Washington vs. Oregon: Huskies Must Fix Mistakes to Stand a Chance


Oct 5, 2013; Boulder, CO, USA; Oregon Ducks quarterback Marcus Mariota (8) heads to the end zone for a touchdown run in the second quarter against the Colorado Buffaloes at Folsom Field. Mandatory Credit: Ron Chenoy-USA TODAY Sports

These aren’t the Huskies of three or four years ago. #2 Oregon is coming to town and this time Husky fans aren’t praying for victory and privately hoping for anything but a blowout. Washington is #16 in the country after an extremely close loss at #5 Stanford. At 4-1, that very understandable loss is the only blemish on the year.

So expectations are higher. Some fans are standing staunchly behind the “Expect to Win” banner, and they really do seem to expect a win. Few and far between are the fans that would acceptanything less but a narrow loss, given that this game will be played at the new Husky Stadium in front of a national audience, with hype boosted even further by the presence of ESPN College GameDay on campus.

The only problem is that no matter how much Washington has changed in the past few years, Oregon hasn’t. Carrying a 5-0 record into this game, they’re still dominating everyone in sight. And, much to the chagrin of Husky fans everywhere, the Ducks are also carrying with them down to Montlake a winning streak against the Huskies that will extend to a full decade with a UO victory. Last year, they won 52-21. The year before, 34-17. In 2010, 53-16. As a nineteen year-old UW student, I literally cannot remember a Husky victory in this rivalry.

Historical advantage and recent improvement aside, winning this game would mean leaping from years and years of uncompetitive beat downs right to a massive, program-altering upset with no contests in between. One year can certainly make a massive difference in college football. The Huskies are running a new offense (Sark may have said nothing changed by the tempo, but a ton has changed), and new depth and experience at key positions like the offensive line and wide receiver have elevated the team. That still doesn’t mean the Huskies are automatically ready to do what pretty much only elite SEC teams and Stanford have done (oh, and USC managed it as well, back in 2011).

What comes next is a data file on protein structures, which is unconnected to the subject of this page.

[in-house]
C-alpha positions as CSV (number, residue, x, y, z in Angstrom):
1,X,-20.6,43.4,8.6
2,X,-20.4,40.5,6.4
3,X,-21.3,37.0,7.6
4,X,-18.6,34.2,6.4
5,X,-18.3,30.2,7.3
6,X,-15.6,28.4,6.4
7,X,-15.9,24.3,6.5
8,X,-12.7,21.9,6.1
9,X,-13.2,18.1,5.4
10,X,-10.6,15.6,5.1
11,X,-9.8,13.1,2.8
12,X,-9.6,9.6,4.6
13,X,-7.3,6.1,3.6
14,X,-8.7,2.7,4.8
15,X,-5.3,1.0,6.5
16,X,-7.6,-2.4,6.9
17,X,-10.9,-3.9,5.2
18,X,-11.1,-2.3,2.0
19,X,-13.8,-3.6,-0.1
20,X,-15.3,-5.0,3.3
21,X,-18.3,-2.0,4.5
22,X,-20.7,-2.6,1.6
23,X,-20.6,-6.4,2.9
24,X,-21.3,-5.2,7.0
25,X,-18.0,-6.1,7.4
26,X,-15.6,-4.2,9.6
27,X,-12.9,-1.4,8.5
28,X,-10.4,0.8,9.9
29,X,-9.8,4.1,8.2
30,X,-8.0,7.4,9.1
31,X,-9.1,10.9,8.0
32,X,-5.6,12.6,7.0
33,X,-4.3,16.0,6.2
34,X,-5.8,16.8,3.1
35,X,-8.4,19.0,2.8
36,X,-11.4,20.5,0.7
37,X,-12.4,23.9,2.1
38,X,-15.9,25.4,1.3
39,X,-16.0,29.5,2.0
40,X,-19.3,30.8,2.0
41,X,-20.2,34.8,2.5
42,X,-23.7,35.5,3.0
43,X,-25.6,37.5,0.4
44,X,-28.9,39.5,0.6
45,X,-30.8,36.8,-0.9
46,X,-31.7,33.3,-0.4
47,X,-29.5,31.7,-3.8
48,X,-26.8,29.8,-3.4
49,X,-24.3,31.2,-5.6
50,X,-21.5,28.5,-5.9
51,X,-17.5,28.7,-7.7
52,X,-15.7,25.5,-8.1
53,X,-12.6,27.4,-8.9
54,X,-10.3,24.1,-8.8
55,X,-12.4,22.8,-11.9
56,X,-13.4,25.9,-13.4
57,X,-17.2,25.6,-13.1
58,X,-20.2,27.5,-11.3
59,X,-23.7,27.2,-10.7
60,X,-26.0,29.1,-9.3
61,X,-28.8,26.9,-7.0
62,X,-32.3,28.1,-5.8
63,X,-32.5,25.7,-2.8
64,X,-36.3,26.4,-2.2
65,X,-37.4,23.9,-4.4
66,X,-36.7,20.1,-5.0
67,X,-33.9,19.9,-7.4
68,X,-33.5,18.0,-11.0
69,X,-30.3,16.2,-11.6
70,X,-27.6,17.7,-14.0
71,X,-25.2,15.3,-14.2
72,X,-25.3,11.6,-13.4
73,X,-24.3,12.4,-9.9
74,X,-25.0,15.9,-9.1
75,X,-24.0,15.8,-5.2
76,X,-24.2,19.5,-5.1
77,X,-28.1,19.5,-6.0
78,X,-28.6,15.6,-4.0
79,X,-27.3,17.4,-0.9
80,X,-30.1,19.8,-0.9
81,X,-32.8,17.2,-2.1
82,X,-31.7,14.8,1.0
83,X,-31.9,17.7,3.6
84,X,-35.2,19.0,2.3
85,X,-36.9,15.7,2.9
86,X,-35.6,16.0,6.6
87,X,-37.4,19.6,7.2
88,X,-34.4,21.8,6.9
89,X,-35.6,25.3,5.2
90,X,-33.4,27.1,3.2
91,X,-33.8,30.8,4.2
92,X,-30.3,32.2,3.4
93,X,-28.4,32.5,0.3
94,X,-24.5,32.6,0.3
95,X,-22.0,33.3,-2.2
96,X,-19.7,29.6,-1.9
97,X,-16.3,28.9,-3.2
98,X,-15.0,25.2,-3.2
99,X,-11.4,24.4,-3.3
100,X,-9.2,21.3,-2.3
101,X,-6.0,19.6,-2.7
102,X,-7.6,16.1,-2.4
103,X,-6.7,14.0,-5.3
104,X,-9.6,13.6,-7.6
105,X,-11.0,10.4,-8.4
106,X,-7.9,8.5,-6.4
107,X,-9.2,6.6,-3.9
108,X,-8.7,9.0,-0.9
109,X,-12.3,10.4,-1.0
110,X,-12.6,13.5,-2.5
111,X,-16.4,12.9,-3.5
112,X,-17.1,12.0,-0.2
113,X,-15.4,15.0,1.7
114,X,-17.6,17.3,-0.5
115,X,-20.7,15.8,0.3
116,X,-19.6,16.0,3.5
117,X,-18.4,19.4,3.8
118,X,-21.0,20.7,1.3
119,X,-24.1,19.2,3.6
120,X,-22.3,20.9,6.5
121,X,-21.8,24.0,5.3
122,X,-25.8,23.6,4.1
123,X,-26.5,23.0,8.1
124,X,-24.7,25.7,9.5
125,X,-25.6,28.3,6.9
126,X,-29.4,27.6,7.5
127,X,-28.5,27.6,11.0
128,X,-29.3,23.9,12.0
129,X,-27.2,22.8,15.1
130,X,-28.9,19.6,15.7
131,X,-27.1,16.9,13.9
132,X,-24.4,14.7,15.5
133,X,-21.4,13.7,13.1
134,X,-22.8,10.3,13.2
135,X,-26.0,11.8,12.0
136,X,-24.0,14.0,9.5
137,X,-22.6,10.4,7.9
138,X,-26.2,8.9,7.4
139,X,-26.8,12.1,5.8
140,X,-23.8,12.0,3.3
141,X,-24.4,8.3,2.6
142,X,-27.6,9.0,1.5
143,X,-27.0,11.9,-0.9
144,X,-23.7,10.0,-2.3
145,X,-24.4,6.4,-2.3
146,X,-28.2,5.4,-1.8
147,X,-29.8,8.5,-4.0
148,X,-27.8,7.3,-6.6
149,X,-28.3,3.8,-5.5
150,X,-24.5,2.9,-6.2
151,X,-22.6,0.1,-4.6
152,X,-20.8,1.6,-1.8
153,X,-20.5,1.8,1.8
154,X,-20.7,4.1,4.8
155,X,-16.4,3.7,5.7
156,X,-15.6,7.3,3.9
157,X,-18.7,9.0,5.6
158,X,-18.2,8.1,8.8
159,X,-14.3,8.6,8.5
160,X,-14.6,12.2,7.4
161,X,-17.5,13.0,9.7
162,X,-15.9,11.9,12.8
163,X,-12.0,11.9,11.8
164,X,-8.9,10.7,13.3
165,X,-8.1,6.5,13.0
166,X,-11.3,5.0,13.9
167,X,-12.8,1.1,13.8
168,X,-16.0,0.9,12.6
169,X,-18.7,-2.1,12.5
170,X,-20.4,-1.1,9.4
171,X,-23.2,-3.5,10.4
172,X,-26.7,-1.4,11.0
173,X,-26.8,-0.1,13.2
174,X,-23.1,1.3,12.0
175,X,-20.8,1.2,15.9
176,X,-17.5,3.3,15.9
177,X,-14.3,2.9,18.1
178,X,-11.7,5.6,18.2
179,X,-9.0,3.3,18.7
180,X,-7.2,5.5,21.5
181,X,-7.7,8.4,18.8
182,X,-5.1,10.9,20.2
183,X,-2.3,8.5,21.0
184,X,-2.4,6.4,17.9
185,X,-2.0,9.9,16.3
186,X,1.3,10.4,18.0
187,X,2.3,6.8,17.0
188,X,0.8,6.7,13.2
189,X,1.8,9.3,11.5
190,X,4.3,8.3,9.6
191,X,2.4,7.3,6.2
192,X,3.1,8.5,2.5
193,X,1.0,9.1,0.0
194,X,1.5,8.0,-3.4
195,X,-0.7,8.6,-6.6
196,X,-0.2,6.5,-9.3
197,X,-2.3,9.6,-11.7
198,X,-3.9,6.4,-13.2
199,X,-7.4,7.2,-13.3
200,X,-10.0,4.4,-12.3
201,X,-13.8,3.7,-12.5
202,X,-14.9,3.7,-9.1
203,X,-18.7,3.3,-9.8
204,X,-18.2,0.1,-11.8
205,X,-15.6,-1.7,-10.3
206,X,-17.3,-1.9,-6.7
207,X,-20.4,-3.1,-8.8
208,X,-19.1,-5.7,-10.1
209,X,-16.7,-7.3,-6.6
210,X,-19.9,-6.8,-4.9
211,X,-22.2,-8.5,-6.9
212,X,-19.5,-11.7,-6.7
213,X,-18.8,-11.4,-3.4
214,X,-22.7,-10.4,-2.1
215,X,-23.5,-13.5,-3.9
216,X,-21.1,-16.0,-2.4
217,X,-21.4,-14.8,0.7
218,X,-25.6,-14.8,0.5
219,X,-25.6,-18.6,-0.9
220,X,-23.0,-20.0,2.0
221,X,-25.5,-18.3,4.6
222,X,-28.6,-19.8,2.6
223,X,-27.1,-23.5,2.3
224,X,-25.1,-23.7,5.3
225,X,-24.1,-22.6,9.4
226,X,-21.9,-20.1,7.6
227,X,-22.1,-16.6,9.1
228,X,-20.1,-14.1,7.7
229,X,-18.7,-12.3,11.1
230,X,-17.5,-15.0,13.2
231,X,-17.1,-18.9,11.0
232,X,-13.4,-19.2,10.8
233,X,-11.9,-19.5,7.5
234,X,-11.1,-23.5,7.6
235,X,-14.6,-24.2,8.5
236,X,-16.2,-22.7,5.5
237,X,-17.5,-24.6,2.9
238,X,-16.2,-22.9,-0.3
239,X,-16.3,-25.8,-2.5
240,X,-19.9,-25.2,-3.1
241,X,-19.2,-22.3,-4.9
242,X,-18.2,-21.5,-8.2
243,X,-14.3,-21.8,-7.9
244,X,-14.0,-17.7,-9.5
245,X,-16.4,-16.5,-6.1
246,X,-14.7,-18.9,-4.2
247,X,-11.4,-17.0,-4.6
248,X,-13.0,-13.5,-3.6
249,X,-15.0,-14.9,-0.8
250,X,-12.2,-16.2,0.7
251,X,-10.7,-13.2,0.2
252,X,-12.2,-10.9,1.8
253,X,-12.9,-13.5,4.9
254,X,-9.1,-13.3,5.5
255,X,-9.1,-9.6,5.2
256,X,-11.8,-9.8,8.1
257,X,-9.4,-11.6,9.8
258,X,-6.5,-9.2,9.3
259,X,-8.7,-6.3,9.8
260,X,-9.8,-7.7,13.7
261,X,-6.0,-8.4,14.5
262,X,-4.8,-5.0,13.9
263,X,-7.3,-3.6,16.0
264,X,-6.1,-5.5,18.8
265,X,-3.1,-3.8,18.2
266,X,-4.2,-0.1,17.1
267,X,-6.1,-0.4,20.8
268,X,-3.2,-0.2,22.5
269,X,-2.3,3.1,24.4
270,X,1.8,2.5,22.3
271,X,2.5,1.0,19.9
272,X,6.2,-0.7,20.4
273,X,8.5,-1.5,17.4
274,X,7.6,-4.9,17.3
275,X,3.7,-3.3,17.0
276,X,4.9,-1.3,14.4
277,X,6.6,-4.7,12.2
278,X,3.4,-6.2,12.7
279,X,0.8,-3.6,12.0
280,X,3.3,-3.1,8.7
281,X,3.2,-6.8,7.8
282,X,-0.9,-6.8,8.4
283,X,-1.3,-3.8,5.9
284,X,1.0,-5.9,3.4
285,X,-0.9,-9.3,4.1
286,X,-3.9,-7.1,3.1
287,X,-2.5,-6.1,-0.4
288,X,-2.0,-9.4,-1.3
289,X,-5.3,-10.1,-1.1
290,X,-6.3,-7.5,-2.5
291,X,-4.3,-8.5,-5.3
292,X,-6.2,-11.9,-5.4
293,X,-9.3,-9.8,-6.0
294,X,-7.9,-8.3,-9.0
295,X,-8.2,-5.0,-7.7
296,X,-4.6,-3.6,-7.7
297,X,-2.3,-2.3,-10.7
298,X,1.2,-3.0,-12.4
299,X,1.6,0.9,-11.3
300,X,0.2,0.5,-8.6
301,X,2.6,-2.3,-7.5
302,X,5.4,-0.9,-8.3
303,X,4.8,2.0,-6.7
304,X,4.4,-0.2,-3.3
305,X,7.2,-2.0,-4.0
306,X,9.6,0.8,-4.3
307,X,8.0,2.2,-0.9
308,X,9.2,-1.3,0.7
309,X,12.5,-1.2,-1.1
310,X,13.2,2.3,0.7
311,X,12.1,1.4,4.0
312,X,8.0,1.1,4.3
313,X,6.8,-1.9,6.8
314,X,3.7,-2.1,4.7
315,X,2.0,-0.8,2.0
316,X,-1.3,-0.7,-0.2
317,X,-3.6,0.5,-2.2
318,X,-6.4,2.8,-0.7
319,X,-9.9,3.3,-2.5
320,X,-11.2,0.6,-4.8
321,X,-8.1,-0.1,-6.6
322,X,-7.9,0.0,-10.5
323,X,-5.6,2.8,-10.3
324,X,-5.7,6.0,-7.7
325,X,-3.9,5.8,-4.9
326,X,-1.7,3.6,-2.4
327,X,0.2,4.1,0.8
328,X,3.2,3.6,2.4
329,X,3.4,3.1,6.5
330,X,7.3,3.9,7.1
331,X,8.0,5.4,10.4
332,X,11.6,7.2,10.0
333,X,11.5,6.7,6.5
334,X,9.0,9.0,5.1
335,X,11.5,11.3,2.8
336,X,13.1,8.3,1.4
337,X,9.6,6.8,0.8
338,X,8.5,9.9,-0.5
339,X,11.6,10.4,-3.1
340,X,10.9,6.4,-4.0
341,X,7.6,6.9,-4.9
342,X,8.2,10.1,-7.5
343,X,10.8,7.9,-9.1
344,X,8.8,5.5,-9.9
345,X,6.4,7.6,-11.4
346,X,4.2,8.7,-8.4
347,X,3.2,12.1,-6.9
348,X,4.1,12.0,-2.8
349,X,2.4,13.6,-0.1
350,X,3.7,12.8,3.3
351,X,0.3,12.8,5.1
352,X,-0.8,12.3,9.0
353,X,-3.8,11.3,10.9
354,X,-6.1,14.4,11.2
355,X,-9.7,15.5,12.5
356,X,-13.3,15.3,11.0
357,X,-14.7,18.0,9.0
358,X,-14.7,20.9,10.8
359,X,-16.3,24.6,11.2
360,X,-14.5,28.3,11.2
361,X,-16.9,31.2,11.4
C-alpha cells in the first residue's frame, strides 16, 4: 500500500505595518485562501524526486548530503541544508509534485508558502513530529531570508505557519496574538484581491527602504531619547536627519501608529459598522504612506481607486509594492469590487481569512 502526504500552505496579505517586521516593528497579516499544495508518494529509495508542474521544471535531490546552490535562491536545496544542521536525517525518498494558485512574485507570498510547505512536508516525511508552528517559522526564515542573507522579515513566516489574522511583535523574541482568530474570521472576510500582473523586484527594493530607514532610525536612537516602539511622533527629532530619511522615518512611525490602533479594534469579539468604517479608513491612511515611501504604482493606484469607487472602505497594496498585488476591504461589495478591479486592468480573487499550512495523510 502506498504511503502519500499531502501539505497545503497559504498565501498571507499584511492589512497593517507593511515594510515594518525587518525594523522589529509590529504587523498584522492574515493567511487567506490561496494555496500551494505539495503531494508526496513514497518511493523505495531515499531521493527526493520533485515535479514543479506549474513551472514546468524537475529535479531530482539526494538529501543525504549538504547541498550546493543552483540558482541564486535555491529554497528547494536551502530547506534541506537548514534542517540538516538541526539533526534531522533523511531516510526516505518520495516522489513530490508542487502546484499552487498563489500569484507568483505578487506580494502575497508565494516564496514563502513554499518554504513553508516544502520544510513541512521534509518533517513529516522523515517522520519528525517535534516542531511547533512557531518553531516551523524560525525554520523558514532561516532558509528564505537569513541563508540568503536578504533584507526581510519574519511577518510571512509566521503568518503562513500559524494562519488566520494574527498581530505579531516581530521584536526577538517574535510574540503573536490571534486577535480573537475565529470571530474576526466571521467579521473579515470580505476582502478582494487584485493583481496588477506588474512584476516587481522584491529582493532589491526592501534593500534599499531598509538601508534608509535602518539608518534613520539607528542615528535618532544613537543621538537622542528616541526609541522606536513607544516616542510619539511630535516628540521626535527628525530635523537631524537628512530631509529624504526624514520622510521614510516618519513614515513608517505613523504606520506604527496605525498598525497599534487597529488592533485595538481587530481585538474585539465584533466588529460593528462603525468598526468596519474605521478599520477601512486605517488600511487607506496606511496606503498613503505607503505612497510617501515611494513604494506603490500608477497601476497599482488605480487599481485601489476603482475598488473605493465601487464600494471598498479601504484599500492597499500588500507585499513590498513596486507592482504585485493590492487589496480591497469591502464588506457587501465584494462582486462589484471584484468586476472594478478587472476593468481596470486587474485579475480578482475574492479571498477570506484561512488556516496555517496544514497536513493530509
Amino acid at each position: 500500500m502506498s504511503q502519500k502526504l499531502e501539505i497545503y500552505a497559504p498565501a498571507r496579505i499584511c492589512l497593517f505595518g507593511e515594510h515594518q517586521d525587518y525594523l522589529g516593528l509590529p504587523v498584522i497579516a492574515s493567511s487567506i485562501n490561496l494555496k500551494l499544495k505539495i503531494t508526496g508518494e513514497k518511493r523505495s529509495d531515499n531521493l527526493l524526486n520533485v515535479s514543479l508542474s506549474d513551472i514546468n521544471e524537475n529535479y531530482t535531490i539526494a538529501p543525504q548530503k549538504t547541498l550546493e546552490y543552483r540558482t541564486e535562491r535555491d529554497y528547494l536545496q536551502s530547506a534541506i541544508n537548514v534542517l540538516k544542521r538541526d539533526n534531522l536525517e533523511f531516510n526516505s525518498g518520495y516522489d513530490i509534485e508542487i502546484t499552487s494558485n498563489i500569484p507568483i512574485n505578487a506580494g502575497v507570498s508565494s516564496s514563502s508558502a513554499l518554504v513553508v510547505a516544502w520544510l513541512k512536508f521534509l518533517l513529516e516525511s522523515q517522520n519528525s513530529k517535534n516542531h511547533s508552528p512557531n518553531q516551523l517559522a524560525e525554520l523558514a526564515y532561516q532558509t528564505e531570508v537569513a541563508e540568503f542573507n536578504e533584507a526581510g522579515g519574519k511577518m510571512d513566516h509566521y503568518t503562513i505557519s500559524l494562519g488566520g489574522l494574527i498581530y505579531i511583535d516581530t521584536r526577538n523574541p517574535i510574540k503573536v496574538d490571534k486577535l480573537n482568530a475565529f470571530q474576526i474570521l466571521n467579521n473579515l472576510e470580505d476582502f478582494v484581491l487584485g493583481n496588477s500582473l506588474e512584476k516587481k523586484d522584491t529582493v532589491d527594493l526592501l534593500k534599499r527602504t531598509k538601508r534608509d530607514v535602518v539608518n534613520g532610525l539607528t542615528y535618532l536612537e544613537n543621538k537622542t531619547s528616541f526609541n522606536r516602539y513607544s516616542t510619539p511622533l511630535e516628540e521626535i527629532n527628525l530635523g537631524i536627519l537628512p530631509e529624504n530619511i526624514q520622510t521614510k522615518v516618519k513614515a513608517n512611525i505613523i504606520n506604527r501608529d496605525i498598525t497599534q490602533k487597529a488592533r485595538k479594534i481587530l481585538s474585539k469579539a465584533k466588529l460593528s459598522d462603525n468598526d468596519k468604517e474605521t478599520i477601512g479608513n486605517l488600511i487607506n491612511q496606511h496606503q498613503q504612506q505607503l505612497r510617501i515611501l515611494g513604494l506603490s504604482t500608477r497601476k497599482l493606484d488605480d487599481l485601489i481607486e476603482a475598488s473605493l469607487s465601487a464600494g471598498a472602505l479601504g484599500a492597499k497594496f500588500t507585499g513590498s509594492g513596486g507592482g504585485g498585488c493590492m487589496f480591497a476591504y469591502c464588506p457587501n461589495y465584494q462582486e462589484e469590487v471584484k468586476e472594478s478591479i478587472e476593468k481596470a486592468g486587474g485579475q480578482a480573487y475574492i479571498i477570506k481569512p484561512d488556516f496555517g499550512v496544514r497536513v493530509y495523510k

The most obvious thing that stands in the way of such a victory: stupid mistakes. Washington will not beat Oregon if they’re busy beating themselves. It took arguably the best game of Keith Price’s career for the Huskies to stay so close to Stanford given all the issues with special teams play and penalties. Oregon won’t allow that. If tomorrow’s game starts off with a 99-yard kickoff return and ends with the Huskies having accumulated 10 penalties for 89 yards, there are no reasonable scenarios in which Washington wins.

It’s a well-worn refrain in sports, but it’s true. The Huskies, clear underdawgs (couldn’t help myself), will have to play their best game to win. If the Ducks play their best game, it likely won’t matter what Washington does. It may be discouraging, but it’s reality. That means few penalties and no mistakes on special teams. It also means the much-improved offensive line pass-blocking well enough for Price to do his thing. He hasn’t had a poor game yet this season, and both he and Bishop Sankey will likely have to score multiple touchdowns in order to give Coach Wilcox and the defense a chance.

Wilcox, UW defensive coordinator and former Oregon player, engineered a perfect gameplan in the upset win over Stanford last year. His unit followed that up with a total flop at Autzen Stadium. With 70,000 fans screaming in support, that sort of failure won’t be an option. As previously mentioned, neither will the eight flags for 102 penalty yards racked up on that day last year.

Marcus Mariota and whoever is running the ball (De’Anthony Thomas may not play due to injury) will move the ball and they will score. They just have to be three or four-minute drives ending in field goals or the occasional hard-earned touchdown, not twenty second drives ending with 67-yard touchdown runs. And it must be 28-38 points allowed, if Price and Sankey are to have a chance to win in a shootout, rather than 45+ points.

It’s impossible to know if Washington is ready to play that sort of game. It’s also tough to fully evaluate the Ducks, given that they played three unranked non-conference foes before facing the two worst Pac-12 teams, Cal and Colorado. All five wins were blowouts, so we know it’s Oregon, but we can’t know now if this is the Oregon team that lost to Stanford at home or some evolved, stronger version.

We’ll know by tomorrow afternoon.